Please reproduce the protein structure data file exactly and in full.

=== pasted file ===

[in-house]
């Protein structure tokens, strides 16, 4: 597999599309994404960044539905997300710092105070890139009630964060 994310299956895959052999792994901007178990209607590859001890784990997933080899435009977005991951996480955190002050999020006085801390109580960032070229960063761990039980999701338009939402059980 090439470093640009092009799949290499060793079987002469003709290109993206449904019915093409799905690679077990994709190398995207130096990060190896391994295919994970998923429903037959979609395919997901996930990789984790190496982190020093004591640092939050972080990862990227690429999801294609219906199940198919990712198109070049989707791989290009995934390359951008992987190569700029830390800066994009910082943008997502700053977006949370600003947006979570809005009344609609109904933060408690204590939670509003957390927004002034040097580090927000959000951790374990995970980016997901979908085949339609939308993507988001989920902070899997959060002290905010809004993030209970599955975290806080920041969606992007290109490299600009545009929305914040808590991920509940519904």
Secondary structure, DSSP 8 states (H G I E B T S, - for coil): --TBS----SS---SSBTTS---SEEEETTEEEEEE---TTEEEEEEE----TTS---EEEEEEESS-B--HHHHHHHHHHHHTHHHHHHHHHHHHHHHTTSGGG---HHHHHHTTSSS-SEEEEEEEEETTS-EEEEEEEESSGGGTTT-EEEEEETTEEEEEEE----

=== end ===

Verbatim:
[in-house]
């Protein structure tokens, strides 16, 4: 597999599309994404960044539905997300710092105070890139009630964060 994310299956895959052999792994901007178990209607590859001890784990997933080899435009977005991951996480955190002050999020006085801390109580960032070229960063761990039980999701338009939402059980 090439470093640009092009799949290499060793079987002469003709290109993206449904019915093409799905690679077990994709190398995207130096990060190896391994295919994970998923429903037959979609395919997901996930990789984790190496982190020093004591640092939050972080990862990227690429999801294609219906199940198919990712198109070049989707791989290009995934390359951008992987190569700029830390800066994009910082943008997502700053977006949370600003947006979570809005009344609609109904933060408690204590939670509003957390927004002034040097580090927000959000951790374990995970980016997901979908085949339609939308993507988001989920902070899997959060002290905010809004993030209970599955975290806080920041969606992007290109490299600009545009929305914040808590991920509940519904």
Secondary structure, DSSP 8 states (H G I E B T S, - for coil): --TBS----SS---SSBTTS---SEEEETTEEEEEE---TTEEEEEEE----TTS---EEEEEEESS-B--HHHHHHHHHHHHTHHHHHHHHHHHHHHHTTSGGG---HHHHHHTTSSS-SEEEEEEEEETTS-EEEEEEEESSGGGTTT-EEEEEETTEEEEEEE----